- breed history documents the breed origin within the UK (including from an amalgamation of native breeds) and the UK has formed the primary environment for the development of the breed. Breed history documents its presence in the UK in its current adapted form for a qualifying period of at least 40 years or 6 generations whichever is the longer period of time. Less than 10% of the aggregate genetic contributions to the population over the qualifying period are derived from other resources distinct from foreign herd books recognised as representing the same breed
- a minimum of 80% of the genetic contributions from any generation of ancestors within the qualifying period must come from ancestors that were (i) registered in the breeds herd book and (ii) born in the UK. An exception to this may be granted as part of an approved conservation scheme. Henceforward, all conservation schemes that may threaten native status should be notified to Defra
Table 1 – Thresholds for number of registered breeding females in UK population
|Species||Thresholds for population of registered breeding females **|
** Thresholds may be increased when less than 80% of the registered breeding females are being used for pedigree pure breeding based on herdbook statistics.
Population can be calculated as follows:
- by census – for a census to be accepted it must cover 80% of the herds and 80% of expected population based on registration statistics. The multipliers are already agreed and published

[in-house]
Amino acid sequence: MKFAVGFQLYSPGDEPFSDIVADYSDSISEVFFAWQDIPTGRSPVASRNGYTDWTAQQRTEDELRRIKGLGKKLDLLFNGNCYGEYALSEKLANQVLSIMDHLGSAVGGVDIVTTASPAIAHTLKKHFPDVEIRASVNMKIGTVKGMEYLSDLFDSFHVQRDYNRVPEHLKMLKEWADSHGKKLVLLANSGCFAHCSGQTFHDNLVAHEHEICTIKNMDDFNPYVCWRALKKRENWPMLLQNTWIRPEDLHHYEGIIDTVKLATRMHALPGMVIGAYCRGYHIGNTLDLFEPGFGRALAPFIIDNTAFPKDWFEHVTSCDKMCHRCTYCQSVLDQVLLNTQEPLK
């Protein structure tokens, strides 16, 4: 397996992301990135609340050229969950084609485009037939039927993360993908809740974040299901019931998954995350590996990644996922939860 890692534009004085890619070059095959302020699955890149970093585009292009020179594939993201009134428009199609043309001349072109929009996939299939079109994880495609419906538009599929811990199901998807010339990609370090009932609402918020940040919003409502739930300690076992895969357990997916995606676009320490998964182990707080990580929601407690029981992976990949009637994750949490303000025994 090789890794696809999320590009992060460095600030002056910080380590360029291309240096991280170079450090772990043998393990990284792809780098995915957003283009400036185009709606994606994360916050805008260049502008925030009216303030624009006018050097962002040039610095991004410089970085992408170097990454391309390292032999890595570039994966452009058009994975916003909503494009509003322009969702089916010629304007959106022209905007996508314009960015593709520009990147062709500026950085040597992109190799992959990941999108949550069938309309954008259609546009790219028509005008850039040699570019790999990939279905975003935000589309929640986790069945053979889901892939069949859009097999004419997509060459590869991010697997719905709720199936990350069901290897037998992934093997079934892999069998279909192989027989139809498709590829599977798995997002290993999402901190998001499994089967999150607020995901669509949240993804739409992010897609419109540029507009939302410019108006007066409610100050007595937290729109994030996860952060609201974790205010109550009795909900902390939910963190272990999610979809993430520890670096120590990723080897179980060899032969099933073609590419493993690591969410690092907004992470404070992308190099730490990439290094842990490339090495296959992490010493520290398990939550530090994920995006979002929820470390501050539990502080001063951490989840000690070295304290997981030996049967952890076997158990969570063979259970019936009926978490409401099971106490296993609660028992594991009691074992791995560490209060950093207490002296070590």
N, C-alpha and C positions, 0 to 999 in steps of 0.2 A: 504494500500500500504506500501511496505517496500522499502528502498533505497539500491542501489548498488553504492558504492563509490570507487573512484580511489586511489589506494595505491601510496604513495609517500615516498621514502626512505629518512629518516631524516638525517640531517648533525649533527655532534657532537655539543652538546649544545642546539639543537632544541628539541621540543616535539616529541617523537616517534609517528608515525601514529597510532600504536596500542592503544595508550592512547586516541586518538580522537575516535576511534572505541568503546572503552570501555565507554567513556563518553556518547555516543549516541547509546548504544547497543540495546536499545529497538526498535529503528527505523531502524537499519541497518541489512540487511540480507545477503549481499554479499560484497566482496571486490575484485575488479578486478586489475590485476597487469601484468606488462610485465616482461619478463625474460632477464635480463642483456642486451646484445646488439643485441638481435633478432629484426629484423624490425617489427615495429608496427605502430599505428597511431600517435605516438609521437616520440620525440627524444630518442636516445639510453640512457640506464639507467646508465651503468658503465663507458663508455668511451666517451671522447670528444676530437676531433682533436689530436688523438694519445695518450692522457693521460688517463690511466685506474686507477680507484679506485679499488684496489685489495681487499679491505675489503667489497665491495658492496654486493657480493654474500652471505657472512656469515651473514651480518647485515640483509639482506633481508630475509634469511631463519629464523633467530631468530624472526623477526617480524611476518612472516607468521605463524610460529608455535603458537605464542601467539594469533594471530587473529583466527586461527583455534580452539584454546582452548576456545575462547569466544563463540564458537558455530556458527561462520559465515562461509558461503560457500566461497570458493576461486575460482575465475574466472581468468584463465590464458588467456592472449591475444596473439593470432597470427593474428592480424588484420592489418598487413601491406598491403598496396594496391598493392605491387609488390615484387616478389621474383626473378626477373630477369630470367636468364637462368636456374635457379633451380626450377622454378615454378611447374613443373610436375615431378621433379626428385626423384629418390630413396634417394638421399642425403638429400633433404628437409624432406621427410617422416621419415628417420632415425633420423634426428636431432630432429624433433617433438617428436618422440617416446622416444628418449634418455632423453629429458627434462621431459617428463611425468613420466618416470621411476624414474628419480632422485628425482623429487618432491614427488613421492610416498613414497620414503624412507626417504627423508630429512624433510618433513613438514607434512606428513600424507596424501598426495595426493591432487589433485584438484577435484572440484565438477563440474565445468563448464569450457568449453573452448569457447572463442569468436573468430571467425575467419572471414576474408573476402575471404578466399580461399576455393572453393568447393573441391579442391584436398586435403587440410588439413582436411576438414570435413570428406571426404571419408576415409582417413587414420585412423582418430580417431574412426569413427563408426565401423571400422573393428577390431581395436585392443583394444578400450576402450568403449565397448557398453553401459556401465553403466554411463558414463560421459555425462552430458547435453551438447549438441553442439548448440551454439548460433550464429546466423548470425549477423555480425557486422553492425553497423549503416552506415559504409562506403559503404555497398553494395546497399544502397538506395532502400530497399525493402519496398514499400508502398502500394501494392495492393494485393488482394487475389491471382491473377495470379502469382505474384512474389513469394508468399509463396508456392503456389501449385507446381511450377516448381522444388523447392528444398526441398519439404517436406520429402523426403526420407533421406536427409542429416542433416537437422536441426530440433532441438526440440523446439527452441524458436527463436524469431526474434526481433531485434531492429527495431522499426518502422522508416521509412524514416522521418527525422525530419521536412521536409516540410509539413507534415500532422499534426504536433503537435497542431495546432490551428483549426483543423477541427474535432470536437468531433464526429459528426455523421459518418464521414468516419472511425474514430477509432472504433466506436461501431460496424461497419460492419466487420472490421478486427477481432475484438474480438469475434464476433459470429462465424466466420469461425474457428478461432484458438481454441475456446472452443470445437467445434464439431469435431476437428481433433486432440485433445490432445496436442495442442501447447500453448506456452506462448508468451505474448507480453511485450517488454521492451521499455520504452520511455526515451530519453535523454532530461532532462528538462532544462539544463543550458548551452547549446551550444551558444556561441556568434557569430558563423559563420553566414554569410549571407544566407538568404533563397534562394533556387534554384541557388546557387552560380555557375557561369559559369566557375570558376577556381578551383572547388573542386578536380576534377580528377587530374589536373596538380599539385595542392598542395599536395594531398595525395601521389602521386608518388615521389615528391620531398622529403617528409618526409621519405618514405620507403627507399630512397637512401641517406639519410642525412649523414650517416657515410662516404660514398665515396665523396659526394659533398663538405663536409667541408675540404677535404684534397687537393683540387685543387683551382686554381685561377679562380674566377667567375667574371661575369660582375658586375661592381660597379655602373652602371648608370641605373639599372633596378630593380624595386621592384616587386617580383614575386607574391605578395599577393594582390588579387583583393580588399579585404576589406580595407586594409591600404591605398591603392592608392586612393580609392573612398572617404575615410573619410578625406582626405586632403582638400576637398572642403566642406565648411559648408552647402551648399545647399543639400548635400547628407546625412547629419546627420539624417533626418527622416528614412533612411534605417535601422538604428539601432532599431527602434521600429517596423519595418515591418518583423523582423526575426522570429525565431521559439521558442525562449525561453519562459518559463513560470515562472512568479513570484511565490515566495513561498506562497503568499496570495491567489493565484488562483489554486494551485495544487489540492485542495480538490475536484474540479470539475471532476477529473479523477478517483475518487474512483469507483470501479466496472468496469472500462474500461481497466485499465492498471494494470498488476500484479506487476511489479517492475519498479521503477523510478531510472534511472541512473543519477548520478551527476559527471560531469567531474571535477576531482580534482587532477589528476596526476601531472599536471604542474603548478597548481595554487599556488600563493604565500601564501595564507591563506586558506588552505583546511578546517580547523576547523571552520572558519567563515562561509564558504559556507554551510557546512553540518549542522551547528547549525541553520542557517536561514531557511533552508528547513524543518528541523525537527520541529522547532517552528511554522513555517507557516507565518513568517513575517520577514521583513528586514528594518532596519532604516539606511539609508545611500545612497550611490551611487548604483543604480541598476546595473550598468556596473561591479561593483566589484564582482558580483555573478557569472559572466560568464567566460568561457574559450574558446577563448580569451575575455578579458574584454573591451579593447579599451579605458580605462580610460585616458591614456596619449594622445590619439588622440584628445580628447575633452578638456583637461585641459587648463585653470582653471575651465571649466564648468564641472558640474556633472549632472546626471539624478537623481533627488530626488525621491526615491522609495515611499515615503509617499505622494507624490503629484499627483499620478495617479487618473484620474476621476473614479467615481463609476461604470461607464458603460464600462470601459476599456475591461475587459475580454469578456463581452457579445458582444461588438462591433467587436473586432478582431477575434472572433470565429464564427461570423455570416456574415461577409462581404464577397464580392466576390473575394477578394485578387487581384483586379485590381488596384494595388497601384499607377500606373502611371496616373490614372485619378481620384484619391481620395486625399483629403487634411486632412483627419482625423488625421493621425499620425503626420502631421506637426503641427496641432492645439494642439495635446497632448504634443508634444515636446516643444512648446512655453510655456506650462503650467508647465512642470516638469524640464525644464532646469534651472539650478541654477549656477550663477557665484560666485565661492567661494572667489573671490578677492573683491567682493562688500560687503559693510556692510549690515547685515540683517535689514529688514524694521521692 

- by registration statistics – this must be herdbook statistics which will then be used with a multiplier to calculate the population
The breed must have a recognised breed society with whom Defra can communicate.
The breed society must submit Census or registration statistics to Defra annually for publication in the national inventory and on request.
An up to date list of breeders with registered pedigree stock must be maintained and be available in the event of a disease outbreak.
A breed which has exceeded the threshold and maintained an increasing or stable population for three years will be removed.
A breed which has been over the threshold for 5 years will be removed from the list.
Breeds should continue to submit annual data even if they are removed from the list if they wish to be reconsidered for inclusion when circumstances change.
A breed which has been below the threshold for one year will be re-instated to the list.
6.5 Further information
Further information on some of the definitions used in the criteria is available.
For a definition of “geographically isolated”, please see the Definition of a breed for the purpose of the UK National Breed Inventory. ↩